The application process can be a long one—and once your application and materials are in and you’re “done,” you might not think that you can take additional steps to improve your chances of getting accepted.
Of course, this is normal and totally acceptable—unless you want to get ahead of the game.
Much like the practice of writing “thank you” notes, contacting professors before being accepted to a university (or even before registering for their classes) is a lost art. And this lost art can mean the difference between getting noticed and accepted into a program or having your application glossed over with the masses.
Are you ready to go the extra mile? Here are three steps to contact your prospective professors while you’re in the application phase of getting into college.
1. Do your homework.
You might be wondering how you could already have homework when you’ve only just applied to college—well, luckily for you, it’s not that kind of homework.
Basically, we mean you should go into these conversations informed about who you’re talking to. The vast majority of universities list research, achievements, and other specialties of faculty on their website with contact information, but a general Google search of the professor’s name and current university can turn up important results as well.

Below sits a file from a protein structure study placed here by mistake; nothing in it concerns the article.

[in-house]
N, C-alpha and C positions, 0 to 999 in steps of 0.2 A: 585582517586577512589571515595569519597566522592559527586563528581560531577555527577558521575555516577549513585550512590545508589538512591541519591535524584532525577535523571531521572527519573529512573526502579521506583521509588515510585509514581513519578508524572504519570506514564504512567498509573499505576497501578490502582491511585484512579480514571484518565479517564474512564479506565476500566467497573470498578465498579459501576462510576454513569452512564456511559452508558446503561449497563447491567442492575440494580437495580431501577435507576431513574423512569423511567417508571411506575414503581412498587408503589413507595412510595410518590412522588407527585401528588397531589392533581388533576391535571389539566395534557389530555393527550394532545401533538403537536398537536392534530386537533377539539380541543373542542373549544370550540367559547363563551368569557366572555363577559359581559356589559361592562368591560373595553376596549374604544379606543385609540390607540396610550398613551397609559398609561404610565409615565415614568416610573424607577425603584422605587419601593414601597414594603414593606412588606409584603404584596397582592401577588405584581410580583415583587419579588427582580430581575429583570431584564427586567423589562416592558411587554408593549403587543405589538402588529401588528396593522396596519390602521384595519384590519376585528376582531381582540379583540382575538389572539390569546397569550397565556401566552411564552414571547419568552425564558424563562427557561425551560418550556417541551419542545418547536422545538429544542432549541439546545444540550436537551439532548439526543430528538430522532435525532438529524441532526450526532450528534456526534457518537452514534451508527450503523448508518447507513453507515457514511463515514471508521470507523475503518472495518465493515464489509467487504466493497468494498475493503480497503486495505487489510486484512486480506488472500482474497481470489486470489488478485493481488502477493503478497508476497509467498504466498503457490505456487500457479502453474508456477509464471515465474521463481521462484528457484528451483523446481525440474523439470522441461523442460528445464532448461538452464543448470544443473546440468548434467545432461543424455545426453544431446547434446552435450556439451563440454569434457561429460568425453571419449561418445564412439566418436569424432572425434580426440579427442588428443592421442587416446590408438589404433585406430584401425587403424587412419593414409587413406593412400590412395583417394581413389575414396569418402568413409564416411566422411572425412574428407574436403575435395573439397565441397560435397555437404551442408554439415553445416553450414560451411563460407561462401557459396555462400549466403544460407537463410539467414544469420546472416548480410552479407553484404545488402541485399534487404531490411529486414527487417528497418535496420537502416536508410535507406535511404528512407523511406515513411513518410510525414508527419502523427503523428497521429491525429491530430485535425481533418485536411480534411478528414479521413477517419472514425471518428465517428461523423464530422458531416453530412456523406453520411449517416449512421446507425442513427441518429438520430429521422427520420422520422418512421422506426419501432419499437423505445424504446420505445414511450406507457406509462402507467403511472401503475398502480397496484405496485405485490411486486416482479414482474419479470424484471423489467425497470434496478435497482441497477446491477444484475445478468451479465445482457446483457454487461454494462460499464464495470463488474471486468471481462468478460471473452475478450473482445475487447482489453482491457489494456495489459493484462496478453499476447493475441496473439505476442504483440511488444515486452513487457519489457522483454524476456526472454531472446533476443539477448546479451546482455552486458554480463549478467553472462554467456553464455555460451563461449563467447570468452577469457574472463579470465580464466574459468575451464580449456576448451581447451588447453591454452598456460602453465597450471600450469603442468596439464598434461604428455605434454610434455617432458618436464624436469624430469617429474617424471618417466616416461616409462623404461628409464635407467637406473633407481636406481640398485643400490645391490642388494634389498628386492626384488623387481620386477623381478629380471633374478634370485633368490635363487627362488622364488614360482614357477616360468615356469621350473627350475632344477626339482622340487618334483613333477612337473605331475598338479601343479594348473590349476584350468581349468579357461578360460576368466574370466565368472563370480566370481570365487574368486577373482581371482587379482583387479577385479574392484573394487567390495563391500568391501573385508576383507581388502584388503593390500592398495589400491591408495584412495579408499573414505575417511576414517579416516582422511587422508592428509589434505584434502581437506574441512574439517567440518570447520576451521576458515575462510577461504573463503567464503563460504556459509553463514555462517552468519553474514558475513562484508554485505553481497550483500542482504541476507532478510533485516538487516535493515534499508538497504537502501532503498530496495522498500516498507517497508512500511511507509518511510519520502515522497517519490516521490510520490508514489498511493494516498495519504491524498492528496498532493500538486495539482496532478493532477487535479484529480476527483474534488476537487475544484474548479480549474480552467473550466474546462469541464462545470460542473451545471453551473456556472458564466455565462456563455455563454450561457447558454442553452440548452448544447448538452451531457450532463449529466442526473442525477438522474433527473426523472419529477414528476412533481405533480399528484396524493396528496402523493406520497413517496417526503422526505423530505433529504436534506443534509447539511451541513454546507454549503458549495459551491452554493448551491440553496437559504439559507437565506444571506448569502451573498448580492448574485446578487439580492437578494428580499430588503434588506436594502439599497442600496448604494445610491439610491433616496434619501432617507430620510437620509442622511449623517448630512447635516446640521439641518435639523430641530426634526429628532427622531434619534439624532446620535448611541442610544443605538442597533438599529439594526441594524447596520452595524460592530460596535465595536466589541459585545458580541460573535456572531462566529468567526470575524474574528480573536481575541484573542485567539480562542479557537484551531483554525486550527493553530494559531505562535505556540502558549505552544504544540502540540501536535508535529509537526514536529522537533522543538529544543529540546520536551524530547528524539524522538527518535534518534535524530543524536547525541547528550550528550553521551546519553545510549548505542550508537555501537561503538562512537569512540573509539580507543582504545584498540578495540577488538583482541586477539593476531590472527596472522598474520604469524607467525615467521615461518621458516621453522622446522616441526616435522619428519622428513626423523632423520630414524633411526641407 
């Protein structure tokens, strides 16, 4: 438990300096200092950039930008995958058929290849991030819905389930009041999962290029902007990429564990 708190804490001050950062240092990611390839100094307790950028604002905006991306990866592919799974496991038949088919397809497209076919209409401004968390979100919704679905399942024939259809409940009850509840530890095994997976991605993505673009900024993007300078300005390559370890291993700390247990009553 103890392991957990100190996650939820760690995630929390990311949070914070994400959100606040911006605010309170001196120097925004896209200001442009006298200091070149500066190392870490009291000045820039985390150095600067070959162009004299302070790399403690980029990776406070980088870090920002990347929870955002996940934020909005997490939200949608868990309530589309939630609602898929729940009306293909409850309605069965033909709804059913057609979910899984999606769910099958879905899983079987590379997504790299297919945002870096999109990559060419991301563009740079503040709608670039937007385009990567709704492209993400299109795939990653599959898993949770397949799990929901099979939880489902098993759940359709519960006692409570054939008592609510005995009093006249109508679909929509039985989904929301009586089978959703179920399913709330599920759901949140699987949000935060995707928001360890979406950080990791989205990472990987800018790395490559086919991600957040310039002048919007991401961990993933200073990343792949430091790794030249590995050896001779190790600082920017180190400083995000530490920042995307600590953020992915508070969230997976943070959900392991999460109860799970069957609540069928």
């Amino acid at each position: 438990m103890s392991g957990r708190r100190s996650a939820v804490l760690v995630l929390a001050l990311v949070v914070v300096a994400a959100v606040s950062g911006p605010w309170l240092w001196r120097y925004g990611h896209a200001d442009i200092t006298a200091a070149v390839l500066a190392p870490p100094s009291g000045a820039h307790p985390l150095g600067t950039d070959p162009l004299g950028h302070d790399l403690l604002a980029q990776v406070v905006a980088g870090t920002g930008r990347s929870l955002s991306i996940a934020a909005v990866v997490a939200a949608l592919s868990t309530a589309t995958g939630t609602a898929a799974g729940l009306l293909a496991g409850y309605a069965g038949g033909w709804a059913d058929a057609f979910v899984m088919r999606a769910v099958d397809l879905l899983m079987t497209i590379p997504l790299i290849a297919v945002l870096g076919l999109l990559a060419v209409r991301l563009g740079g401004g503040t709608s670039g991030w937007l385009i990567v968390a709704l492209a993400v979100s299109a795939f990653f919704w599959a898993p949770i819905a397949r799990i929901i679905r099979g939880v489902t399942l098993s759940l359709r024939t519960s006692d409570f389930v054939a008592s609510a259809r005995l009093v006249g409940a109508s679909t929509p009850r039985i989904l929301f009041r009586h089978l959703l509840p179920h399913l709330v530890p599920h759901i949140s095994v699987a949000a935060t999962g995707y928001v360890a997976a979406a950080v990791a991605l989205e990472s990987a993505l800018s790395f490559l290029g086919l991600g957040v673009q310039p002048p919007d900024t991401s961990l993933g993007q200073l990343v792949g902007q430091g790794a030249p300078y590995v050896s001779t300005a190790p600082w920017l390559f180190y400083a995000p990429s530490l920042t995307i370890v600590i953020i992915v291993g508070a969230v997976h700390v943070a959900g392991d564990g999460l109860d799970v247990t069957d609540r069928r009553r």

The best way to start is to find your school of choice on one of your prospective universities’ sites and seek out professors in your desired field.
2. Be selective.
Bombarding professors in your prospective department with a slew of emails and questions isn’t the best way to start a relationship.
In fact, this item exists in conjunction with the “Do your homework” suggestion—research the faculty members you’d come into contact with at each of your potential universities and select the ones you think you would connect with the most.
You can often find a faculty selection in “About Us” pages connected to department sites. Choose two or three professors at each school to contact about their department and research opportunities—you may be able to narrow down your university candidates based on your interactions with your prospective teachers.
3. Show some enthusiasm!
Being enthusiastic isn’t mutually inclusive with that email bombardment mentioned above. It’s fun to talk to someone about something you’re both passionate about—and that fact doesn’t fall flat when the conversation is between a professor and a prospective student. Who knows—that one professor you have so much in common with may end up being your research advisor down the road.
By researching your prospective teachers and whittling down your email list to just a few professors you genuinely want to talk to, you can really bring that enthusiasm you have for your field to the table—and the professors you contact are sure to notice.